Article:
Situated about 30km south of Bentota, Madu River forms part of the second largest wetland in Sri Lanka, spreading over 800 hectares.
If you are too pressed for time to take a trip down to Madu River, Bentota River will be a close alternative. Though the area is not as vast as the wetlands around Madu River, a boat ride through the thick growth of mangroves is a fascinating experience.
Bentota is undoubtedly the centre of the Sri Lanka’s water-sports world; from the rush of jet skiing to the laid-back paddling of a banana boat. Importantly, for beginners there are instructors who will assist you. Be sure to enlist for help only from instructors employed by hotels or those who are licensed professionals to avoid being a victim of con artists who prowl the beach.
Apart from being steeped in history, the pristine white minarets of this grand old mosque perfectly silhouette the vast blue eternity of the Indian Ocean, offering storybook scenery. Adding to the spectacle, the Beruwala bay and lighthouse are both clearly visible from the rocky headland where the mosque is located.
Make a well worthwhile early start and the see the tireless fishermen of Beruwala coming back to shore at around six in the morning. After a night spent at the mercy of the fickle ocean, they dock their brightly coloured canoes and unload their fresh catch to the backdrop of the rising tropical sun. The harbour smells of fresh fish, prawns and lobster (as you might expect), thereby adding to the authenticity of your early morning ‘fishy’ experience.
Located on the Barberyn Island, a ten-minute boat ride from Beruwala beach, this charming old lighthouse which is nestled among a lush thicket of swaying coconut palms, offers stunning unrivalled panoramas of the town of Beruwala and its quaint surroundings. Hence, a short climb to its peak is a must.
Despite the strong influence of the Arab traders and Islam, Beruwala is also a commendable example of inter-religious and inter-communal harmony. Testament to this is that the Galapatha Temple, built in the 12th Century during the reign of King Parakramabahu the Great (AD 1153 -86), still remains a central point of Buddhist veneration. Known for its ornate frescoes and the remains of a maze of subterranean tunnels, it offers an almost mystical glimpse into a bygone age of religious splendour.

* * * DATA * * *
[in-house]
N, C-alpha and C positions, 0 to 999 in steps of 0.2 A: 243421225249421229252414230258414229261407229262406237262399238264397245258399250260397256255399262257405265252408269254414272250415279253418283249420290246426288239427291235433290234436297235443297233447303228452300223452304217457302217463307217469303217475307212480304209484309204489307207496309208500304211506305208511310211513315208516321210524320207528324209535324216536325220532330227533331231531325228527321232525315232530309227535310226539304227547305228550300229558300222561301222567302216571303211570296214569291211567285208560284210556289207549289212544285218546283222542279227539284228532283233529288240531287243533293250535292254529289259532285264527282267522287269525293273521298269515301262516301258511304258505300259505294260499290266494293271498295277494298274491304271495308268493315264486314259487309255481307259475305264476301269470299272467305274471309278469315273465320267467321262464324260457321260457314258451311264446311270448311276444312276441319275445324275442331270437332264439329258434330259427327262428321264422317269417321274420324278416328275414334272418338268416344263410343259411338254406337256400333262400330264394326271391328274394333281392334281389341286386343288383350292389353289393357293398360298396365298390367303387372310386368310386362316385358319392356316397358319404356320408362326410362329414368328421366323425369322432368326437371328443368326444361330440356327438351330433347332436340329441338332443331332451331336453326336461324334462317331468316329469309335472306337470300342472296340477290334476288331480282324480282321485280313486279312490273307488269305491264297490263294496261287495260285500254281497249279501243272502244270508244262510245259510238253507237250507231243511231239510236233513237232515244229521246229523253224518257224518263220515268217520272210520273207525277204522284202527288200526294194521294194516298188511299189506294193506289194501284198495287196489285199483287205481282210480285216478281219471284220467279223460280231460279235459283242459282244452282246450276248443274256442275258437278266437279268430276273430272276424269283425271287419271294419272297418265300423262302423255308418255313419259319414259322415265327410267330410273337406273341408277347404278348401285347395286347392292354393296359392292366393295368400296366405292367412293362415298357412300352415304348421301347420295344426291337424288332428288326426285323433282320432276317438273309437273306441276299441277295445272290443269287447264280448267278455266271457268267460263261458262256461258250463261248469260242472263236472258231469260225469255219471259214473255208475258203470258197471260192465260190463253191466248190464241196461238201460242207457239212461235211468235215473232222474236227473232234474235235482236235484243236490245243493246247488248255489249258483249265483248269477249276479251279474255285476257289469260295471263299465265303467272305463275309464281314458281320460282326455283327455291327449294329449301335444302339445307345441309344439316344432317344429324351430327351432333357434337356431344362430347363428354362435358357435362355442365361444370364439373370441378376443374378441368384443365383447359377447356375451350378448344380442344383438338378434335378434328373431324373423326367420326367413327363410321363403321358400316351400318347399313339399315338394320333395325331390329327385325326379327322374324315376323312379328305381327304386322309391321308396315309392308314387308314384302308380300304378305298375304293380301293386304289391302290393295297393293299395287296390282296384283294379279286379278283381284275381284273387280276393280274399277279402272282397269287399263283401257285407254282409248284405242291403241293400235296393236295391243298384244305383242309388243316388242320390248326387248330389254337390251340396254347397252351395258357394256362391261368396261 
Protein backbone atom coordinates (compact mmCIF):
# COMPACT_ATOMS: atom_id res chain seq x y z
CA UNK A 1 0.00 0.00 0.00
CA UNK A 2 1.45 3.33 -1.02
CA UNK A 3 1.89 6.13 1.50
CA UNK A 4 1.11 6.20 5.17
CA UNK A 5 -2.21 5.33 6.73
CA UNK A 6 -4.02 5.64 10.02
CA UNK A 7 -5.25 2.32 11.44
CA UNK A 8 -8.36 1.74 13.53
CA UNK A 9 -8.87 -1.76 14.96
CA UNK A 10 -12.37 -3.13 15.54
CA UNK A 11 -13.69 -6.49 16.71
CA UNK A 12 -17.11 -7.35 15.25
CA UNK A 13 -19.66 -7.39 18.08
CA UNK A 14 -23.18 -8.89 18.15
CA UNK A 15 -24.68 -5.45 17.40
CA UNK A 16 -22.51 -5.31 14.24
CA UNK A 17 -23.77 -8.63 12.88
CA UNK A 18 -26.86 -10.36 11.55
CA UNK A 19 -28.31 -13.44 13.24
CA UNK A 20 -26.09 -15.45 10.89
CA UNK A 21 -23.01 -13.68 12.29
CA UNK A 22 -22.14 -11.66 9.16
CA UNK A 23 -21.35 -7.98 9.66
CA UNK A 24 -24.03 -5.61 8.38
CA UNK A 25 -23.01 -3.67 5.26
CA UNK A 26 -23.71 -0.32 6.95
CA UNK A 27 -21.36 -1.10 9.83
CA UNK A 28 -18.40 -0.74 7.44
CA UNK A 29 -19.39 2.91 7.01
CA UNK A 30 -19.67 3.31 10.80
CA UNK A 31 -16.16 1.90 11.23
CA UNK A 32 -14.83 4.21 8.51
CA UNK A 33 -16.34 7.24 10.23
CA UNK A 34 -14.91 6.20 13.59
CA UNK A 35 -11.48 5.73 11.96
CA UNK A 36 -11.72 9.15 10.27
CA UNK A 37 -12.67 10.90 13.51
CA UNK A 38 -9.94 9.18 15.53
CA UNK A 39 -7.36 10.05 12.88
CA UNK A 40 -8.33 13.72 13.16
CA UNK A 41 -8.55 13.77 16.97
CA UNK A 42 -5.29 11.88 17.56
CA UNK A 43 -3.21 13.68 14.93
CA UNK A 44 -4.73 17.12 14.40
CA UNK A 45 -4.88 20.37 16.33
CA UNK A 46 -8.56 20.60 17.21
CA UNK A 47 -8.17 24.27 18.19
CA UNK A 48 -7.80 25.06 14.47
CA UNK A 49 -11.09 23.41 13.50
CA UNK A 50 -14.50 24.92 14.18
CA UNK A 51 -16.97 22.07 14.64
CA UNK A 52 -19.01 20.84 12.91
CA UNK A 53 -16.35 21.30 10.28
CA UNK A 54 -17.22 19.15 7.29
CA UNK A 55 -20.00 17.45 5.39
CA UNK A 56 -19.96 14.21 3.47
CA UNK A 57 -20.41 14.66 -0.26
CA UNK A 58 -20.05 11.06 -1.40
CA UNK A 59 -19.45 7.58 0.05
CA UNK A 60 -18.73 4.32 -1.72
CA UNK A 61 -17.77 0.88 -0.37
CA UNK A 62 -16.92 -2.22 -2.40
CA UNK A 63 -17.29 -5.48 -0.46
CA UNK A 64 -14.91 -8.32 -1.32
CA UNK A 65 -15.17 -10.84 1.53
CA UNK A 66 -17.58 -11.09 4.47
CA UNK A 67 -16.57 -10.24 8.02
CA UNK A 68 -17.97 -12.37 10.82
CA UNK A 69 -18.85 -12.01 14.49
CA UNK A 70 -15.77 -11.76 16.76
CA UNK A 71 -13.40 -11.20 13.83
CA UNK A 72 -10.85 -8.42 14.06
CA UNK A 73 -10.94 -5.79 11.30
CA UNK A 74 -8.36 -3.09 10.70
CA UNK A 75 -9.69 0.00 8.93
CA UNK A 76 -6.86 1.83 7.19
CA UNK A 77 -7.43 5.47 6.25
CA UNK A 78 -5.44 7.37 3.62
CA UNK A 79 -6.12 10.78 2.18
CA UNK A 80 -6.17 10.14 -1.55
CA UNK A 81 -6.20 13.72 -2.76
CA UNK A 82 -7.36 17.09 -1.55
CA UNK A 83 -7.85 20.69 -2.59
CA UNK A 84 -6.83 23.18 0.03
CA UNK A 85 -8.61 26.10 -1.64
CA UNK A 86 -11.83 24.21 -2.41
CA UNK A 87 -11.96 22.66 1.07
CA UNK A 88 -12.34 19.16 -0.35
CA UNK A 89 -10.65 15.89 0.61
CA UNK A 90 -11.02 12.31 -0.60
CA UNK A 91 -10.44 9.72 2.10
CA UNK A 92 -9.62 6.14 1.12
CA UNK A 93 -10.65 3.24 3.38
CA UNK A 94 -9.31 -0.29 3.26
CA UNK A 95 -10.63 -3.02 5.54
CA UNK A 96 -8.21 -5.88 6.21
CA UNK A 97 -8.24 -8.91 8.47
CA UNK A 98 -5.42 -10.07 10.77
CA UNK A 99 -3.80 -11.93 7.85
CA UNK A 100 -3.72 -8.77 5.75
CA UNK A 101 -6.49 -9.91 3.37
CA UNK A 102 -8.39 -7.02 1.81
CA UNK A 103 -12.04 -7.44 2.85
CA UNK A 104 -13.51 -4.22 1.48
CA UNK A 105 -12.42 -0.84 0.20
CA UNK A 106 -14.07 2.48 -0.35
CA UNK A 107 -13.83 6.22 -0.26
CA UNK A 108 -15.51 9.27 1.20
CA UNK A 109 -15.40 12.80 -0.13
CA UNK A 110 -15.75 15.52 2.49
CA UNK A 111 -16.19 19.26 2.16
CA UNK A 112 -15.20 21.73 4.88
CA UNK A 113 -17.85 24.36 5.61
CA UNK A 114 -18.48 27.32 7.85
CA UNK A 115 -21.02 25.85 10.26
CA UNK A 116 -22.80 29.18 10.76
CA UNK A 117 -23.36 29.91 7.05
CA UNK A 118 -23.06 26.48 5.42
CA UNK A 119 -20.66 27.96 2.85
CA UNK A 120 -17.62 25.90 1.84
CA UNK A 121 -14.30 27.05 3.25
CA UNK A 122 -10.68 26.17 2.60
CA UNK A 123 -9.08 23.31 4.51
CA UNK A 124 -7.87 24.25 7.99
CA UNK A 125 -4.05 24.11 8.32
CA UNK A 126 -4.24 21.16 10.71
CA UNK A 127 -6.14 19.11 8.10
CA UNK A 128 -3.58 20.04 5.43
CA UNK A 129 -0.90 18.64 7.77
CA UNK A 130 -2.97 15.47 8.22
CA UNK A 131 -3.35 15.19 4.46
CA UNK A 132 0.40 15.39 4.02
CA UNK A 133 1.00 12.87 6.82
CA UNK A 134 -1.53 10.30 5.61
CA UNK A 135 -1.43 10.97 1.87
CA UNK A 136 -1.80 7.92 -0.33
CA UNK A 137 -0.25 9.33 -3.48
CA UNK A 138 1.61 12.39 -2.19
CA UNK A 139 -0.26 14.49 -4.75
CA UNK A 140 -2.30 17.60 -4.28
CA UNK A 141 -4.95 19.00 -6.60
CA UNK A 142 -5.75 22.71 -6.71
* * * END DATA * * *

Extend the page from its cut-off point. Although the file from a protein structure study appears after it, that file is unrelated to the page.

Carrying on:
Beruwala was the first settlement of the sea-faring Arabs who landed around the 8th Century AD. Its name, according to some historians, marks this very event since ‘be’ in Sinhala means sail and ‘ruwala’ means lower; thus the place where the Arab’s lowered their sail. The Kechimalai mosque, believed to be the first mosque in Sri Lanka, was built by subsequent Arab settlers, and their culture, especially in terms of Islamic art and medicine, resounds to this day across the town.
The origins of the name Bentota lie shrouded in mythology, for it is believed that in ancient times a demon called ‘Bem’ ruled the river on the banks where Bentota (‘tota’ meaning river bank in Sinhala) is situated. In colonial times Bentota was the scene for many bloody battles between the Portuguese and their would-be usurpers, the Dutch. Remains of a Dutch Fort can still be found near the modern-day Bentota Beach Hotel. In British times a railway and a bridge were built across the river to transport coconut produce to Colombo, both of which are in good use to this day. The Galapatha Viharaya, which forms one of a cluster of five temples in the region, stands aloft as the repository of Bentota’s Buddhist heritage.
Travel Tips and Planning Information
The climate of both Bentota and Beruwala is typical of most of the island’s lowlands: it is hot and very humid with highs of 350C and lows of 250C. The hottest and most humid months are April and May, but of course being coastal towns, the sea breeze offers some respite from the heat. The two monsoons are in late May and October. During the ‘monsoon season’ the rain pours for days on end, spoiling the fun in the sun.